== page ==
This project was in C++, using the Abertay Framework for PlayStation Vita.

I chose to explore the idea of creating an RTS style game that would utilise Augmented Reality. The main concepts I wished to show where that of the device acting as a viewport into the game world, and interacting physically with this world to control the units.

In this demonstration application the player has to look through the PSVita to get a view of play area, and position their three towers correctly to destroy incoming enemies.


This implementation was rather difficult to use – holding a Vita in one hand while using the other hand to move the markers around. Key issues around this technologies reliance on marker identification such as limitations with tracking range, speed and stability were encountered – with possible solutions suggested.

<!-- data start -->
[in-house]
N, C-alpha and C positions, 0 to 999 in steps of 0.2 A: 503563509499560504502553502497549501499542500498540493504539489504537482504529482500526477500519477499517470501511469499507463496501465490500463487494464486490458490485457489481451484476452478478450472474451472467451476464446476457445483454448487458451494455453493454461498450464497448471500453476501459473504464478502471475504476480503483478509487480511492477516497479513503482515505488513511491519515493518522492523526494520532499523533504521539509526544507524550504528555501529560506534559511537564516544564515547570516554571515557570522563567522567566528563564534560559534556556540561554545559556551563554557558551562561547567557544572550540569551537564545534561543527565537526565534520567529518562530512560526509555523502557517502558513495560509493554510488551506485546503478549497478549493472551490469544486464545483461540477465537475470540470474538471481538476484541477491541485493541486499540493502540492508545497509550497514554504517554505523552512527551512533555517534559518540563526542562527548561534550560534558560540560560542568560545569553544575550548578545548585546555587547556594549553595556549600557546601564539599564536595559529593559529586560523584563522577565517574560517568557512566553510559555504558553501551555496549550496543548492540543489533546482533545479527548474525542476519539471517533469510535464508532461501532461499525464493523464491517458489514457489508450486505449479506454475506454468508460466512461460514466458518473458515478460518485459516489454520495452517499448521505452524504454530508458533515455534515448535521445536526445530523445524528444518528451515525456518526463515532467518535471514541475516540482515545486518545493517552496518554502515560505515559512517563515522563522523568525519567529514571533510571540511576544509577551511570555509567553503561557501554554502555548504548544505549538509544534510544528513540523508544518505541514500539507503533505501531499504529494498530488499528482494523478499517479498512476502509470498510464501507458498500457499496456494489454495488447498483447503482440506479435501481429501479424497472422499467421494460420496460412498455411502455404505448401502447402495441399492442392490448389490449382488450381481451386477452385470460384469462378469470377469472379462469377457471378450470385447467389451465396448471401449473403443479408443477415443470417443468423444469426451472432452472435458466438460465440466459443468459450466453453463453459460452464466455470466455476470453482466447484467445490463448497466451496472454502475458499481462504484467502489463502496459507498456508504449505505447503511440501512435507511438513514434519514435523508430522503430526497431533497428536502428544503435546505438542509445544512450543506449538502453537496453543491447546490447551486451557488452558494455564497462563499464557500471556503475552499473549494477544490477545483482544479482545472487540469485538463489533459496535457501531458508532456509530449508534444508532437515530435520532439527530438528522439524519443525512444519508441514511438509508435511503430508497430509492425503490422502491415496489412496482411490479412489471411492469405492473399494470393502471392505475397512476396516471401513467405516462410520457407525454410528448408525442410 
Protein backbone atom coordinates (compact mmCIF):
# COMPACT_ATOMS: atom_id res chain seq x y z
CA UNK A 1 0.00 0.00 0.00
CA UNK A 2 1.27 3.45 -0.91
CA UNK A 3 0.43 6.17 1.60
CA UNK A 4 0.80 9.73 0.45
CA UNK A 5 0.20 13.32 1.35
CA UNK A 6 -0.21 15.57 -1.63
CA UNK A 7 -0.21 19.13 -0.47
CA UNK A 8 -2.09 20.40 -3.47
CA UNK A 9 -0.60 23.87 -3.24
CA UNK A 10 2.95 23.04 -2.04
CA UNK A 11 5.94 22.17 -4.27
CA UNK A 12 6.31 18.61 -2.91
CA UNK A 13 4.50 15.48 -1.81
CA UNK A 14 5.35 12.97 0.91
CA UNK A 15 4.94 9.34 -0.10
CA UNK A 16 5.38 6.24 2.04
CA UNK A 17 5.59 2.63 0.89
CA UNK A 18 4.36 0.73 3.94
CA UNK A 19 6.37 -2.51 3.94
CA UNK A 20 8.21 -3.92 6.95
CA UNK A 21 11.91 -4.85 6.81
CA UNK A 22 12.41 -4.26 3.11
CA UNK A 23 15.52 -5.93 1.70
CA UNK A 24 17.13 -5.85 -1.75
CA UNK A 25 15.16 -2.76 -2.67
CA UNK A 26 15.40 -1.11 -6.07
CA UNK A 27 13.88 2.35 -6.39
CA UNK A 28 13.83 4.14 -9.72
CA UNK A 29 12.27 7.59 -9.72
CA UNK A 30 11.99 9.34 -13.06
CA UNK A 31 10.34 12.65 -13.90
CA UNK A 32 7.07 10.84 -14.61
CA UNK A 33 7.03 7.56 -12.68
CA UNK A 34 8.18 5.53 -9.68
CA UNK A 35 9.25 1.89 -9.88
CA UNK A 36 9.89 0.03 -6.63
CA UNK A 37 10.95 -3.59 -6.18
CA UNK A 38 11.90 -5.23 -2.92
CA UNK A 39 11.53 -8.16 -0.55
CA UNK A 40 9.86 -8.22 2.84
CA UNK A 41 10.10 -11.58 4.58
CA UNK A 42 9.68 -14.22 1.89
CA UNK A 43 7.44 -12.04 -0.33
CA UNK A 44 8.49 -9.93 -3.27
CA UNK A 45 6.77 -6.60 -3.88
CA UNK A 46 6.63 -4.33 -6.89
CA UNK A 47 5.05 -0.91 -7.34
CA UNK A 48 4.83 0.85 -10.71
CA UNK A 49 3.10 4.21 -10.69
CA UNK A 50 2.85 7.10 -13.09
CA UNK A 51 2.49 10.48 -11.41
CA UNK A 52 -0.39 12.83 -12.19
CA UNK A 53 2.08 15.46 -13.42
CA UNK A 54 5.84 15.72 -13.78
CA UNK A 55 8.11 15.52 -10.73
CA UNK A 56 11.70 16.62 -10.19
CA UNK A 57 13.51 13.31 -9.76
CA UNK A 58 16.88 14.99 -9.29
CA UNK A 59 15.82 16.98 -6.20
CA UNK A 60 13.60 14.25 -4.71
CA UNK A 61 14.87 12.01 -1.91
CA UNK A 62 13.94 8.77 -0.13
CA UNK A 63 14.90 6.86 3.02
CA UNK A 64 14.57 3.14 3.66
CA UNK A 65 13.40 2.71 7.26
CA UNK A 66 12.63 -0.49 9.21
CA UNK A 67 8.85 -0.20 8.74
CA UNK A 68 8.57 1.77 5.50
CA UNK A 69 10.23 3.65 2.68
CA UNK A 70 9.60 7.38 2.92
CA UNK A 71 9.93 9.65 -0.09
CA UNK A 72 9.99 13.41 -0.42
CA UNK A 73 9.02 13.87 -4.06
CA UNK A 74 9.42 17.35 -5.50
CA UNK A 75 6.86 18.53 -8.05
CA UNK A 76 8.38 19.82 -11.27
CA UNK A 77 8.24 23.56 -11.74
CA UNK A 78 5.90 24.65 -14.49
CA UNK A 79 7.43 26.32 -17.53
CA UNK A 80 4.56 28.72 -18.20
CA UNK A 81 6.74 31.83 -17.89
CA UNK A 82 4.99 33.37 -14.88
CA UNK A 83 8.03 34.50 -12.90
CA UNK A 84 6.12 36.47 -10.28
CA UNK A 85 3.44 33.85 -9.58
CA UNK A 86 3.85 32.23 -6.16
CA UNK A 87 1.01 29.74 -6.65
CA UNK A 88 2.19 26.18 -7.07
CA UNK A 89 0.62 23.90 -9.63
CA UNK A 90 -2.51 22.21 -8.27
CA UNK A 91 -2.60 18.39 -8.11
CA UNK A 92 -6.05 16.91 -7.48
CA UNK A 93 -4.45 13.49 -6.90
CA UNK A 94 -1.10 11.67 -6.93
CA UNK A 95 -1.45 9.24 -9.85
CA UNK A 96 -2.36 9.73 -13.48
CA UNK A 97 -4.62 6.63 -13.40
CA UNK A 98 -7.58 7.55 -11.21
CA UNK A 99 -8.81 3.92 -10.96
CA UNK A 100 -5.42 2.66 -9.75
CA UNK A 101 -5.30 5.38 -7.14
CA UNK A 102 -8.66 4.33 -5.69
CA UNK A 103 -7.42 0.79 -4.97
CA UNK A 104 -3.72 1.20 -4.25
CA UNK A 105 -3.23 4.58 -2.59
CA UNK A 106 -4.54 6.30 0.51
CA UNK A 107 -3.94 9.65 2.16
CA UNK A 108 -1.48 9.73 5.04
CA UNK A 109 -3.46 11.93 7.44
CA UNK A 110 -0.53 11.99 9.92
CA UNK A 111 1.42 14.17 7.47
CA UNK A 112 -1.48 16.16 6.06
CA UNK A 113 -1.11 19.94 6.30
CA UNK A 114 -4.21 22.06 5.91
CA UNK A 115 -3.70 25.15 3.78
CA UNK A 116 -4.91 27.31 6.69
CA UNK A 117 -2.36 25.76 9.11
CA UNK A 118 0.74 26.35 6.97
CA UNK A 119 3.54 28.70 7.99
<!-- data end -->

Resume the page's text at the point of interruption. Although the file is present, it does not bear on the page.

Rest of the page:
The focus of this module was however to demonstrate how this technology could be used for further innovation. I suggested that the current movement towards headset based AR technologies coupled with gesture recognition could provide a fantastic opportunity for innovation within the RTS genre. Such upcoming technologies could allow RTS games to played within your own environment, much like a physical tabletop game – relying on user gestures for interactions rather than controllers or markers.

Final Test Environment

During the final integration process, it was necessary to finalise the details of the test environment. Structurally mostly unchanged since the conversion to Unity 5, the final details remaining represented exactly what the A.I. would be capable of ‘seeing and hearing’.